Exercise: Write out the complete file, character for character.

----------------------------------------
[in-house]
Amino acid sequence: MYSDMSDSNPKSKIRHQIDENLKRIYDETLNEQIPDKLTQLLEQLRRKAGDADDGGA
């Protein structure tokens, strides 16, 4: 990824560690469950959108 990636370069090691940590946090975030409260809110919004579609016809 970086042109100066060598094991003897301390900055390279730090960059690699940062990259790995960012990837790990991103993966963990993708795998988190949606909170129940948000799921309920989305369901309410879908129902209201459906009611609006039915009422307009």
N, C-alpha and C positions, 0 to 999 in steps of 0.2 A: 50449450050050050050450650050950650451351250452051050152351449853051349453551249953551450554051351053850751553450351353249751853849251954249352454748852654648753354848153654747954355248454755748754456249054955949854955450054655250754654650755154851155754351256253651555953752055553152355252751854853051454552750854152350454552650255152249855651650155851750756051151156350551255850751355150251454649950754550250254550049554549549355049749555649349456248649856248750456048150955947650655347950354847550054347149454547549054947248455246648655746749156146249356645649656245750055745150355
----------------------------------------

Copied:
[in-house]
Amino acid sequence: MYSDMSDSNPKSKIRHQIDENLKRIYDETLNEQIPDKLTQLLEQLRRKAGDADDGGA
């Protein structure tokens, strides 16, 4: 990824560690469950959108 990636370069090691940590946090975030409260809110919004579609016809 970086042109100066060598094991003897301390900055390279730090960059690699940062990259790995960012990837790990991103993966963990993708795998988190949606909170129940948000799921309920989305369901309410879908129902209201459906009611609006039915009422307009």
N, C-alpha and C positions, 0 to 999 in steps of 0.2 A: 50449450050050050050450650050950650451351250452051050152351449853051349453551249953551450554051351053850751553450351353249751853849251954249352454748852654648753354848153654747954355248454755748754456249054955949854955450054655250754654650755154851155754351256253651555953752055553152355252751854853051454552750854152350454552650255152249855651650155851750756051151156350551255850751355150251454649950754550250254550049554549549355049749555649349456248649856248750456048150955947650655347950354847550054347149454547549054947248455246648655746749156146249356645649656245750055745150355